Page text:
"Rajiv said he would secure Eelam for Prabhakaran"Coomi Kapoor
December 12: The issue of privilege has (thus) dogged the Commission throughout its proceedings for the past four years ever since it was first brought on the agenda on May 31 1993. -- Justice M C Jain, in the opening volume of his interim report.
Despite their plea of privilege, Justice Jain directed the Central Government and the State of Tamil Nadu to furnish hundreds of secret and top-secret documents from the Ministry of External Affairs, Cabinet Secretariat, Research and Analysis Wing (RAW) and the Intelligence Bureau (IB). The governments argued that since many of these documents related to governmental confidentiality, national security and friendly relations with neighbouring States, it would not be in the public interest to supply them. Justice Jain did not agree.
Therefore, much of this classified material has been included in his interim report. And the Gujral Government under pressure to appease the Congress hastily agreed to place the interim report in Parliament without considering whether it was in national interest for such explosive material to be made public.
Eventually, RAW alone produced 2,633 documents and the CBI 927. Though it was the Congress Government of P V Narasimha Rao which tried to prevent the disclosure of the secret files, it was ironically counsel for the AICC(I) R N Mittal who opposed the Government and was most insistent on his right to examine the documents.
In fact, the counsel appeared to represent interests of a faction in the Congress party which was anxious to embarrass the Rao government.
The Government caved in and produced the confidential dossiers -- one of the few files it refused to part with was the Cabinet note of the Rao Government suggesting the winding up of the Jain Commission at which both Sitaram Kesri and K. Vijayabhaskara Reddy were present.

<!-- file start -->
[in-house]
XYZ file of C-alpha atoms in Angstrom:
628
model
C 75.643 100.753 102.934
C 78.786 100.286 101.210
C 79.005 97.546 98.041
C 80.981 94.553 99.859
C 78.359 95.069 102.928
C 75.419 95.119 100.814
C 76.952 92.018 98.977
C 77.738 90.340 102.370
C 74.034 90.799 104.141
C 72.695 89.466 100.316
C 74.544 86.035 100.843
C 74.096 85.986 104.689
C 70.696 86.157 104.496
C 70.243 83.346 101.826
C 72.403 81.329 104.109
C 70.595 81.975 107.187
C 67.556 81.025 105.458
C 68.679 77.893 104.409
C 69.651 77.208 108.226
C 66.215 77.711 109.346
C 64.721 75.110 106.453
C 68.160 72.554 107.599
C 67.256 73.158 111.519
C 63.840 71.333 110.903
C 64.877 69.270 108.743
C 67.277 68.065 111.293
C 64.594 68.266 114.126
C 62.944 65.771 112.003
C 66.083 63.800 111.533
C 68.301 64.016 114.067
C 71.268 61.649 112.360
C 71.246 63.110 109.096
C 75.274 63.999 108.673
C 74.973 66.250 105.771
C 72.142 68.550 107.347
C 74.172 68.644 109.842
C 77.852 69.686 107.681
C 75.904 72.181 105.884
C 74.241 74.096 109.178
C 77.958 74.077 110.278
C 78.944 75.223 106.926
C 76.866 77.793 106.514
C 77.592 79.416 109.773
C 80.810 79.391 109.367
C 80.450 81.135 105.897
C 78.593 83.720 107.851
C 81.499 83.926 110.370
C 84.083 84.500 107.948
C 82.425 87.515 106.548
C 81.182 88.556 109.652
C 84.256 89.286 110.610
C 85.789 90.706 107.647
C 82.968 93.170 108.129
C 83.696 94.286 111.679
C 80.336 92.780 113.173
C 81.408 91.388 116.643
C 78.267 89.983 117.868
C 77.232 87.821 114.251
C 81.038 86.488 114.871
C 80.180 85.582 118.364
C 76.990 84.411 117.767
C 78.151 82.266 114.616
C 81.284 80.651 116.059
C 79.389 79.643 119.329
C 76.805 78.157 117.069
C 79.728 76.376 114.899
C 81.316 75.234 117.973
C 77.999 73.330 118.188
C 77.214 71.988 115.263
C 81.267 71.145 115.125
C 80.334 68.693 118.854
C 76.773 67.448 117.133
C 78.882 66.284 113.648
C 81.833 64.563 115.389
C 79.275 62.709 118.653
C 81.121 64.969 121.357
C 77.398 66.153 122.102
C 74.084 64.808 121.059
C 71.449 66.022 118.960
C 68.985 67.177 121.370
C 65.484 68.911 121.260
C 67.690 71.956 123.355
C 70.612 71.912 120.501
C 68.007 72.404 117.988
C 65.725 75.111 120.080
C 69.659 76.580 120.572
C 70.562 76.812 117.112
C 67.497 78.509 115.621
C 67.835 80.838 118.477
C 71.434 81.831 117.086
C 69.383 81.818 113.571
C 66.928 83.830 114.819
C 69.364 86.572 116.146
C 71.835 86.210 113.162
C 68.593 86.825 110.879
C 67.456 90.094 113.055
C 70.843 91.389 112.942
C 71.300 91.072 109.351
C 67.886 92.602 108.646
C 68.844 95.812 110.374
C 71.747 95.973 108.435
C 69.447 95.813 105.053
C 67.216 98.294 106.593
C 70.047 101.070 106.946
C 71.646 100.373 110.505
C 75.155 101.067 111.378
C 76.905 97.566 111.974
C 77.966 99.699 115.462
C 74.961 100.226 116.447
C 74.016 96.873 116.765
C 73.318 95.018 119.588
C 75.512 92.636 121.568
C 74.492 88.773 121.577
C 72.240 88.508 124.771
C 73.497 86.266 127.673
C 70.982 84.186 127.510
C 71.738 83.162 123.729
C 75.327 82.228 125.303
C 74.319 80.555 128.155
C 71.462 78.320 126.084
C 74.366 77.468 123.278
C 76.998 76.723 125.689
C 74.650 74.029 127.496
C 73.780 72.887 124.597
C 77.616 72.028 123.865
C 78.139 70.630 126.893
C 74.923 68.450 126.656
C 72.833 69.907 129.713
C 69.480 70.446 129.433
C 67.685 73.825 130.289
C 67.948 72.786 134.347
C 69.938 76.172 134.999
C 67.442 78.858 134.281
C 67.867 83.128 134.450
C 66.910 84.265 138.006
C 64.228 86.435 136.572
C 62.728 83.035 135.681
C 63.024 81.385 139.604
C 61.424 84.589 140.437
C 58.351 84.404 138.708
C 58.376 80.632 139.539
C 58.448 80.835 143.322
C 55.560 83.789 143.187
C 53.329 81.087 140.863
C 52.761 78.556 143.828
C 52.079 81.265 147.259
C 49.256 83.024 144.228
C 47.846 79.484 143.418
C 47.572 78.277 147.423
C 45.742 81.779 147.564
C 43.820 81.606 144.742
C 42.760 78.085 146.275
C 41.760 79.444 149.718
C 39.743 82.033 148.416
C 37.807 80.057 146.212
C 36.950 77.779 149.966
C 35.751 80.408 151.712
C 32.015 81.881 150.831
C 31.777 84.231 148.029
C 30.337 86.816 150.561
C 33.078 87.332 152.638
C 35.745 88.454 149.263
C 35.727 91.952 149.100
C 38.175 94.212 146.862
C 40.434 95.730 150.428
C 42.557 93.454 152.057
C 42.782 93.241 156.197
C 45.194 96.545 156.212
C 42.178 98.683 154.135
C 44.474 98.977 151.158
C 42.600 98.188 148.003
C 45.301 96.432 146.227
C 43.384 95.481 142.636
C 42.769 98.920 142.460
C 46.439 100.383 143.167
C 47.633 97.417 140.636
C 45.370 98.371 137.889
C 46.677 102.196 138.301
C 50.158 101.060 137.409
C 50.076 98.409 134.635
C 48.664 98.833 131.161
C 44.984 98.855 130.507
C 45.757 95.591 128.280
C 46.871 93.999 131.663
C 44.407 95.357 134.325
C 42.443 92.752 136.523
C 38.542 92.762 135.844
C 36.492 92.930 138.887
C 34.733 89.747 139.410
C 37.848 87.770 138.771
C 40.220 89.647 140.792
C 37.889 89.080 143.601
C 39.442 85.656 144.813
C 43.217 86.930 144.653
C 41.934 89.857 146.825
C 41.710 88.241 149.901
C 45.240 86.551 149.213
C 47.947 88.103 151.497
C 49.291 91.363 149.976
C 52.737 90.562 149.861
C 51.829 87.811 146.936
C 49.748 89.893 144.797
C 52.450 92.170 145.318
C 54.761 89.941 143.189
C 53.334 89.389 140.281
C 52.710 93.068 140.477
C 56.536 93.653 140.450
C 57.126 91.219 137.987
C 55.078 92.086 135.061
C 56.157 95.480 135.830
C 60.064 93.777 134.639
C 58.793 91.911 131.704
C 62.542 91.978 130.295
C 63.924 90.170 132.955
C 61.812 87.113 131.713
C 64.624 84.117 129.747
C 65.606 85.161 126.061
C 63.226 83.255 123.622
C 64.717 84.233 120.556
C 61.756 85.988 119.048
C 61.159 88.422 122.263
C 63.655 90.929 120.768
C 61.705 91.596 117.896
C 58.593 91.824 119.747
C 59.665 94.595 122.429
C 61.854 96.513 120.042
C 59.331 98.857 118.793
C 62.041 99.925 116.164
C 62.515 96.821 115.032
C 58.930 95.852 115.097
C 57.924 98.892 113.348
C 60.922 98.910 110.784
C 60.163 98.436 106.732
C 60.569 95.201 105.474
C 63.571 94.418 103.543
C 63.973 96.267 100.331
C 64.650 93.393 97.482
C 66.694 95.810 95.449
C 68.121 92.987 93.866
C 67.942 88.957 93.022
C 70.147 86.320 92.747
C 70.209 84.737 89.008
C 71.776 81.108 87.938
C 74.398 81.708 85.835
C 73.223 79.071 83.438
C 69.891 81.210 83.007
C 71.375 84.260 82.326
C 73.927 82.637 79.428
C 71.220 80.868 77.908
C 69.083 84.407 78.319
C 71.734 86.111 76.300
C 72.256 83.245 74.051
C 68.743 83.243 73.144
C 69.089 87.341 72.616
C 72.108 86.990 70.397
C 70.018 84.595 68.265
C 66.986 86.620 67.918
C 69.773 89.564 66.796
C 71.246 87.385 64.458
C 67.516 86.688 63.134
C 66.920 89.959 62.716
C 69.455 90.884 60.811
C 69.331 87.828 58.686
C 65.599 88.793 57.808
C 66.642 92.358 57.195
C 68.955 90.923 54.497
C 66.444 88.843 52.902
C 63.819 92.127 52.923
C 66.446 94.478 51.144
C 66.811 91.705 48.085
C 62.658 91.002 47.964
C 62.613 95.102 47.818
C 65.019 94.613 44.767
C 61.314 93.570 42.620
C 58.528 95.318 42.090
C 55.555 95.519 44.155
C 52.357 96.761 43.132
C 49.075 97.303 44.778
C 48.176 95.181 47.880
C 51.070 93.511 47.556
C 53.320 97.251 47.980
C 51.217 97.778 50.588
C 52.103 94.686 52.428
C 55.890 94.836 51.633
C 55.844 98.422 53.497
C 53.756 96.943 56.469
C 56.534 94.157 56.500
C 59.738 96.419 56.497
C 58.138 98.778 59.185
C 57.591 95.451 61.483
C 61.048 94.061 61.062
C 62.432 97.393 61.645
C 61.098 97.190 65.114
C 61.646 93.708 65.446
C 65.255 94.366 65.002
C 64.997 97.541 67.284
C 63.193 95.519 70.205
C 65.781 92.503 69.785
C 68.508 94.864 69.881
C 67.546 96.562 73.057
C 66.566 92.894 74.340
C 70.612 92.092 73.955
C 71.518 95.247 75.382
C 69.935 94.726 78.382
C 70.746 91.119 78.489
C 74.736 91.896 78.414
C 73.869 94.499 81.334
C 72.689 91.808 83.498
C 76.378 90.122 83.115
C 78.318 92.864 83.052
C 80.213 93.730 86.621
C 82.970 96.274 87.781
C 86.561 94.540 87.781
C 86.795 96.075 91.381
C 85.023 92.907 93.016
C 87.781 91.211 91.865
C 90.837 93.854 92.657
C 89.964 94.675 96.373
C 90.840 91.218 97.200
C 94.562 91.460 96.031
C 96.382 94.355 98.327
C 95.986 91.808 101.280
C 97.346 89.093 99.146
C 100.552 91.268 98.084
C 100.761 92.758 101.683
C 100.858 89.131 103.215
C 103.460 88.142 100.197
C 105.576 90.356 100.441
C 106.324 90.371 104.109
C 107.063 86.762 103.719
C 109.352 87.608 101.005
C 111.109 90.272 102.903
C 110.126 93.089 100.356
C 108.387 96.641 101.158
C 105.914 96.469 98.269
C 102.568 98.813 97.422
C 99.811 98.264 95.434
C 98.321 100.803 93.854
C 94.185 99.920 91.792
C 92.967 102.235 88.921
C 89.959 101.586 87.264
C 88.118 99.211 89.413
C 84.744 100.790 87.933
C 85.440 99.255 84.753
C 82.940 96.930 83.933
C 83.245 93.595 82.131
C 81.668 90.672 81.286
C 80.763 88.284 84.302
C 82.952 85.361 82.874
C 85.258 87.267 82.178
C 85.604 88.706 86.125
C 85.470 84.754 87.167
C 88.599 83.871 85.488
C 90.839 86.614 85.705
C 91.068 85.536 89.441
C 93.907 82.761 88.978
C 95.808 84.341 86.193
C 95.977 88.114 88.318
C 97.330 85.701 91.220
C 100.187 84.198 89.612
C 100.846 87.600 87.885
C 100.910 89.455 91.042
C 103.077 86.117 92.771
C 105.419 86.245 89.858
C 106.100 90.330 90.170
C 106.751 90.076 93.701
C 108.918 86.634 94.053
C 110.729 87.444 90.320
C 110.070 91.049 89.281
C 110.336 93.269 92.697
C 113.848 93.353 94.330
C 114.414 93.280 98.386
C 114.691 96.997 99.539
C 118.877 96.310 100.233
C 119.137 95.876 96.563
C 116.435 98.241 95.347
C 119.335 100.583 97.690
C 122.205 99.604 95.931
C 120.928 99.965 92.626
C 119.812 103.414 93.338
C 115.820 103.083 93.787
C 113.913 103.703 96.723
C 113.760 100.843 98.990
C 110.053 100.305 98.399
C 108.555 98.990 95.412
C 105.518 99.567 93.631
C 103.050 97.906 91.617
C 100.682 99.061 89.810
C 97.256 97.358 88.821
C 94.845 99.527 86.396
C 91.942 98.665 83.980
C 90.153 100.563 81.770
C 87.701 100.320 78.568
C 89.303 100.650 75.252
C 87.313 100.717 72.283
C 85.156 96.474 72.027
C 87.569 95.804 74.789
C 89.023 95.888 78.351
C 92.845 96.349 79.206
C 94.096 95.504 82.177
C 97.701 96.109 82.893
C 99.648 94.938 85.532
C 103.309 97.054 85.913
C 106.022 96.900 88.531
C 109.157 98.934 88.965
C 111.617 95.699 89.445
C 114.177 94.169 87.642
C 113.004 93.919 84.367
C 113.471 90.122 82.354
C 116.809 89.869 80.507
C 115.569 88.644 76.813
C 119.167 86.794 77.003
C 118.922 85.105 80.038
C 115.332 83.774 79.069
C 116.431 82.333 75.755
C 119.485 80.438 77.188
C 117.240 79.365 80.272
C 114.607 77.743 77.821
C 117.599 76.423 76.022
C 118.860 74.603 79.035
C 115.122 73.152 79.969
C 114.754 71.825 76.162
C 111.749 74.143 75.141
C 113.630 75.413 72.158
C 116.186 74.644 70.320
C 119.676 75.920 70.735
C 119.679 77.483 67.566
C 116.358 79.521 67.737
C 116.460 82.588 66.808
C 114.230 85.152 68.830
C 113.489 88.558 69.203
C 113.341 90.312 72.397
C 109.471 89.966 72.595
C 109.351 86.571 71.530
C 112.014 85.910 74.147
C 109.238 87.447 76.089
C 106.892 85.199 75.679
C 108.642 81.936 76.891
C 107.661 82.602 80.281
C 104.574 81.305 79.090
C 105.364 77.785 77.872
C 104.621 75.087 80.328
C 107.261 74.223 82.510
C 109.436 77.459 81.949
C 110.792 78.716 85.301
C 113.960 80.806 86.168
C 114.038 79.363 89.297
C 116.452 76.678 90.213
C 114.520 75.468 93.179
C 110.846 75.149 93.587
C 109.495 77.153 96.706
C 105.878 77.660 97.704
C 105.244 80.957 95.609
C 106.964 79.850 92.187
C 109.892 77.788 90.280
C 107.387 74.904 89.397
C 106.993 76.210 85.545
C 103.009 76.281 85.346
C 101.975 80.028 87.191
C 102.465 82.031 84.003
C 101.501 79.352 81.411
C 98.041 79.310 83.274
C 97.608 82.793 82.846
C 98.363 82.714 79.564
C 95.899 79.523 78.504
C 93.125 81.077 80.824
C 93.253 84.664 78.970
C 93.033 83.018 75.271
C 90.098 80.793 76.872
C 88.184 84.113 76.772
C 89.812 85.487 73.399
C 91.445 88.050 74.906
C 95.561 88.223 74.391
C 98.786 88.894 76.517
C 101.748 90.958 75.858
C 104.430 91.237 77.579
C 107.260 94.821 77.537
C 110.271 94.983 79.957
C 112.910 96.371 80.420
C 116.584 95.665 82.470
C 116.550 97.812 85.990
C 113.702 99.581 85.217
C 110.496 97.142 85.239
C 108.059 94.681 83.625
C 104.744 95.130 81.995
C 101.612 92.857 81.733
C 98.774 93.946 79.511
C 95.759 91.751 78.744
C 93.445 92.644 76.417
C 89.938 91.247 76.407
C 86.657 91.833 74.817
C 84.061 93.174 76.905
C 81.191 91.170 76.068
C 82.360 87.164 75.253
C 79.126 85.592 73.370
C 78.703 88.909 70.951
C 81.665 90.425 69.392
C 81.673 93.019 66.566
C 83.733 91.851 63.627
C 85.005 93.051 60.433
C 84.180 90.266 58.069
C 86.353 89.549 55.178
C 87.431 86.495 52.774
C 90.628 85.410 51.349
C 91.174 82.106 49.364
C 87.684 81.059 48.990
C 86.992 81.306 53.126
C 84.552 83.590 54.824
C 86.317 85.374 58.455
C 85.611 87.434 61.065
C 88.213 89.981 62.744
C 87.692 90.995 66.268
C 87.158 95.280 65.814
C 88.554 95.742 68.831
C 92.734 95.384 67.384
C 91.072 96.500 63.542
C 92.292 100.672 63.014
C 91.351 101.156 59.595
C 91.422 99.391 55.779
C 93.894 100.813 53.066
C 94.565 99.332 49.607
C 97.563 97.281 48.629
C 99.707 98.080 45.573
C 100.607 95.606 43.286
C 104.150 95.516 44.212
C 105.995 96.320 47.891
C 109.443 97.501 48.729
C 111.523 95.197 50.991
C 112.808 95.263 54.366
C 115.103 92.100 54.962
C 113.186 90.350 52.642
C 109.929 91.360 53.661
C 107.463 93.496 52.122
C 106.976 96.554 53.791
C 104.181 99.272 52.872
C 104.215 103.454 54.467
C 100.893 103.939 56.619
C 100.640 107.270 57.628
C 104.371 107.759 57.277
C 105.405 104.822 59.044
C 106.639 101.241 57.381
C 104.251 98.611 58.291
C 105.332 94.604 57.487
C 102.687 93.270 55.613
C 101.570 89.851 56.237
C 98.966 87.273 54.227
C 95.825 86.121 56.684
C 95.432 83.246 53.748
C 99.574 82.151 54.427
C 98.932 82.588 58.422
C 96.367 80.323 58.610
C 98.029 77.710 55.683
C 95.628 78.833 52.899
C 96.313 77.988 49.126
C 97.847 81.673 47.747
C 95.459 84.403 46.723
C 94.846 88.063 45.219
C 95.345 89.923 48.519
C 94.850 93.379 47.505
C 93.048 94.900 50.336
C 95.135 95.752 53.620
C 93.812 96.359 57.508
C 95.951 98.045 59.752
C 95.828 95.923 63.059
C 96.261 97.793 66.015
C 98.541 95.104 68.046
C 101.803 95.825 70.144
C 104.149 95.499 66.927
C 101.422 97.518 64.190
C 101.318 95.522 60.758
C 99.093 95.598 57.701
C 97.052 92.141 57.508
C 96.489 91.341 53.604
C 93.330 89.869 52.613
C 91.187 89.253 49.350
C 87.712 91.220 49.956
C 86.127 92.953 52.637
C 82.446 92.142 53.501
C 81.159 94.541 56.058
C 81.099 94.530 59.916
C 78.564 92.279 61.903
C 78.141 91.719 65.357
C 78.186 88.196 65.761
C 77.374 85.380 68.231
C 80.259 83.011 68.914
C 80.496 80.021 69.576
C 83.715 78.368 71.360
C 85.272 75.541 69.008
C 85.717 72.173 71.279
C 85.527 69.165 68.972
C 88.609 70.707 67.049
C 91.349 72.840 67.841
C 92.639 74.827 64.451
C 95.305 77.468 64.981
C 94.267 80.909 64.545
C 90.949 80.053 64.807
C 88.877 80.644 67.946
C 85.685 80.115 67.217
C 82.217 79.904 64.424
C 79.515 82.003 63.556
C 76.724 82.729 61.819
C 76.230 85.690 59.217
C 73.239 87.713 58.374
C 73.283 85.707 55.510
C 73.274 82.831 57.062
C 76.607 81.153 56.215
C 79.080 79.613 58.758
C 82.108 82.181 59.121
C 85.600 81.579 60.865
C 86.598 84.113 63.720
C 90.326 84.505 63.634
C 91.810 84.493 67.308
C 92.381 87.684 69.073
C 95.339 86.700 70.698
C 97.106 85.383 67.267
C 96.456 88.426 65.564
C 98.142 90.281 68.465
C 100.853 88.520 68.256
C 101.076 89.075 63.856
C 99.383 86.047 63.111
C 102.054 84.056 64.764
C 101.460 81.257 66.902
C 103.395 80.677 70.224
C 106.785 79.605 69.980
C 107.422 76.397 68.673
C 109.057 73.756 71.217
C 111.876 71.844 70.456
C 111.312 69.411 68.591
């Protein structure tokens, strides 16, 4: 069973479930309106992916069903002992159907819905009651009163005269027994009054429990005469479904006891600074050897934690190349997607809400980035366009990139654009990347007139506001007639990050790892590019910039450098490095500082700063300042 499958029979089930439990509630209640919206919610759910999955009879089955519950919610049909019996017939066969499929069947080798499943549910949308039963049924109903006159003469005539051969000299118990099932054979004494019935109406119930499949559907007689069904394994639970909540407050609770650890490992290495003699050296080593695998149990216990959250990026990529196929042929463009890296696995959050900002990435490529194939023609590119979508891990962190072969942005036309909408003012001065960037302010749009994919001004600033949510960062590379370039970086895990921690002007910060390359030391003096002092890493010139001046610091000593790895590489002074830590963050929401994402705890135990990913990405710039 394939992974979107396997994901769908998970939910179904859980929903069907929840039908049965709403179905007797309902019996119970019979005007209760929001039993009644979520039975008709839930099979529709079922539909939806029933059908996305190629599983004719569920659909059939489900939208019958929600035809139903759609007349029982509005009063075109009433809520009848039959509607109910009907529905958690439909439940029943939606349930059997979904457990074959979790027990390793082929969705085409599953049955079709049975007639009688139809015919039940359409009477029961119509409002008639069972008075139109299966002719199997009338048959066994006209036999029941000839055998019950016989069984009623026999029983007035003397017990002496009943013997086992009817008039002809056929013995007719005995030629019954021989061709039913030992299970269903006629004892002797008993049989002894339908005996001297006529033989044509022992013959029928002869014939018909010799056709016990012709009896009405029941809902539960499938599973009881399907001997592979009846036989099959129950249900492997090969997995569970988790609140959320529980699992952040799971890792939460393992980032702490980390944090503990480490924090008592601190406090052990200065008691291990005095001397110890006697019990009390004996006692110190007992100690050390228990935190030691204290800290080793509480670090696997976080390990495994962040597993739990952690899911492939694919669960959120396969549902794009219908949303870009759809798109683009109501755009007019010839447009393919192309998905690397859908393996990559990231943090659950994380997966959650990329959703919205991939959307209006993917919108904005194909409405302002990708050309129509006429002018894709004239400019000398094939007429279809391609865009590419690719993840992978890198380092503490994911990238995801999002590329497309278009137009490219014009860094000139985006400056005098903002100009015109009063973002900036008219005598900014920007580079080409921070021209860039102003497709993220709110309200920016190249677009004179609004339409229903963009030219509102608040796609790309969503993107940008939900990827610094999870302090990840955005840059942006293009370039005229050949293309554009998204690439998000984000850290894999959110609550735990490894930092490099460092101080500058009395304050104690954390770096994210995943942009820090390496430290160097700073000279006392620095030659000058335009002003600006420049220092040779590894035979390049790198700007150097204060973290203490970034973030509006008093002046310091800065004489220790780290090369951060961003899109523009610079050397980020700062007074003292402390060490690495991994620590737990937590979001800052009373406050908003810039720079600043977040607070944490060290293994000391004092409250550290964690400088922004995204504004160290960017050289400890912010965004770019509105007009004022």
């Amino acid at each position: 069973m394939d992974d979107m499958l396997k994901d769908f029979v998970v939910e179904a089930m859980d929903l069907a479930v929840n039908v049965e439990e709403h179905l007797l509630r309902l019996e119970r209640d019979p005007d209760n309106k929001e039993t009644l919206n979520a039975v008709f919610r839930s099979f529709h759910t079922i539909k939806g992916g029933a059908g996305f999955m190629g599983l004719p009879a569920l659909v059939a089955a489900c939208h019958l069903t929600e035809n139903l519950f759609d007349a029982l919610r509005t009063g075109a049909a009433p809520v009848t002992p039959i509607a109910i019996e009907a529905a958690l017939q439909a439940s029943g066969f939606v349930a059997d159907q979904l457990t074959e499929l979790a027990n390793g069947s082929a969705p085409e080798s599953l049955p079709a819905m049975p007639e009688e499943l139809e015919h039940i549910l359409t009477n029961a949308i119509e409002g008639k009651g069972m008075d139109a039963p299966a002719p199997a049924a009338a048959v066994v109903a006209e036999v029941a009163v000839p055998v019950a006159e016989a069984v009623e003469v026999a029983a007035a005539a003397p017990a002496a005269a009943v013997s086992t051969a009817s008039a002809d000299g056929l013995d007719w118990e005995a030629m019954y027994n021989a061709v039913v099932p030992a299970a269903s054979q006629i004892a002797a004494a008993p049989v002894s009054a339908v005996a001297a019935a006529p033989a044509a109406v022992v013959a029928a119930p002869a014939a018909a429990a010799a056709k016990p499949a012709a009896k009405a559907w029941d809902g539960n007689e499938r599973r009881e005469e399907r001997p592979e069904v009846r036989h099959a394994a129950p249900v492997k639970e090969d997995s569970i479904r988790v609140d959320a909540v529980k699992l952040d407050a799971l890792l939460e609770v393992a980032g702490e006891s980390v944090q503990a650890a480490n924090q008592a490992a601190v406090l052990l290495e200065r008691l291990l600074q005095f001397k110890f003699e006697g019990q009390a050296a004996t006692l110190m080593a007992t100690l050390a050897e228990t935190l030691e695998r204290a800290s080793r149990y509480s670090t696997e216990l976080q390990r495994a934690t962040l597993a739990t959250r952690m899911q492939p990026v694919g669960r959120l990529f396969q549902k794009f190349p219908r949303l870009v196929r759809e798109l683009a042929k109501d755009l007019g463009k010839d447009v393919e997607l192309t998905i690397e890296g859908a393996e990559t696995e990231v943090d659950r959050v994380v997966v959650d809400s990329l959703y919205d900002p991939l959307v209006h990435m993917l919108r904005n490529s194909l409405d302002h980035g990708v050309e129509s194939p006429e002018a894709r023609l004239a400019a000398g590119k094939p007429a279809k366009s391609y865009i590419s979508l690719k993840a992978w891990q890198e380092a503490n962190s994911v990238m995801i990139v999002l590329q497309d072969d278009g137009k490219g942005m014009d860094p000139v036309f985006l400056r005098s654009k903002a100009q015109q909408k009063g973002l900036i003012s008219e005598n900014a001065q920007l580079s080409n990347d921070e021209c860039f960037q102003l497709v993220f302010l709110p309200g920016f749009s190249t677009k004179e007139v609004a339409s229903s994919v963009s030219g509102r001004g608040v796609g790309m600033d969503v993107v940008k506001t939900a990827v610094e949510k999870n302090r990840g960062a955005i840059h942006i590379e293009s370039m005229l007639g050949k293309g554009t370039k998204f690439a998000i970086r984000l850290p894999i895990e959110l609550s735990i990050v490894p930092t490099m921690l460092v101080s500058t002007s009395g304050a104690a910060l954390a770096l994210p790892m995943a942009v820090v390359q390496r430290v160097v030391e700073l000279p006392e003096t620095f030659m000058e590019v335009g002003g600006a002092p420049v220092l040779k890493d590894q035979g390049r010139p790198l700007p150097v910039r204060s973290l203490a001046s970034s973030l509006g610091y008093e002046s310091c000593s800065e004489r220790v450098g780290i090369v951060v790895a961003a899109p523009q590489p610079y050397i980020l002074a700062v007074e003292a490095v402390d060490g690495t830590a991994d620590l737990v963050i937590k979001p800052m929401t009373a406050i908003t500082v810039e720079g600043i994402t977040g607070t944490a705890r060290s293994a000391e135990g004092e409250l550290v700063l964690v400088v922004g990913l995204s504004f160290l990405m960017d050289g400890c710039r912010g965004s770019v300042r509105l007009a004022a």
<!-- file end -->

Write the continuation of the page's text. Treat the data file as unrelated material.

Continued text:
Just last week, Indo-Nepal relations came under a bit of a strain thanks to the Commission's inclusion of an intelligence report which refers to an unverified tip-off that Queen Aishwarya of Nepal had paid money for having Rajiv Gandhi assassinated. But this is a minor hiccup compared to the impact the Jain revelations could have on Indo-Sri Lankan relations.
MEA documents, quoted in the report, provide official confirmation of India's reputation as a big bully with its smaller neighbours. The Rajiv Gandhi Government alternatively coerced and cajoled the Sri Lankan Government into signing the Indo-Sri Lanka accord of 1987.
Then Indian High Commissioner to Sri Lanka J N Dixit seemed to be calling all the shots as he shuttled between Delhi and Colombo with the draft agreements. His first secretary (political) Hardip Puri liaised with LTTE chief V Prabhakaran in Jaffna, whose cadres were trained and armed by the Indian Government. The accord was signed between the two governments on July 29, 1987 despite the opposition of the then Sri Lankan Prime Minister Premadasa and most of his Cabinet.
Here are some telling extracts from MEA records:
After the Sri Lankan Cabinet meet on July 15 objected strongly to the draft agreement prepared by the Indians, President Jayawardene called Dixit to apprise him of developments.
"High Commissioner (Dixit) said that he had been reporting the developments twice or thrice every day and this sudden backing off will have long term serious and negative repercussions on Indo-Sri Lankan relations and the Government of India will have to undertake a fundamental review of its approach towards the ethnic problem." The President then asked the High Commissioner to come to his residence at 20.00 hours. Mrs Jayawardene was present and the President said that she had one or two questions to ask. Mrs Jayawardene asked, "If the President faces extensive opposition and the danger of being overthrown, will Mr Rajiv Gandhi ensure the safety of the President and his continuation in power?" ...High Commissioner told Mrs Jayawardane ..."if as a result of signing the Agreement any political or security threat results, the Prime Minister (Rajiv Gandhi) will guarantee the President's political stability and security."
On July 27, just two days before the agreement was to be signed, Jayawardene again got cold feet. Prime Minister Premadasa had read out a three-page formal statement at the Cabinet meeting opposing and advising the President not to sign the document. At this stage, the President asked the High Commissioner to meet the entire Cabinet. Premadasa absented himself from the meeting.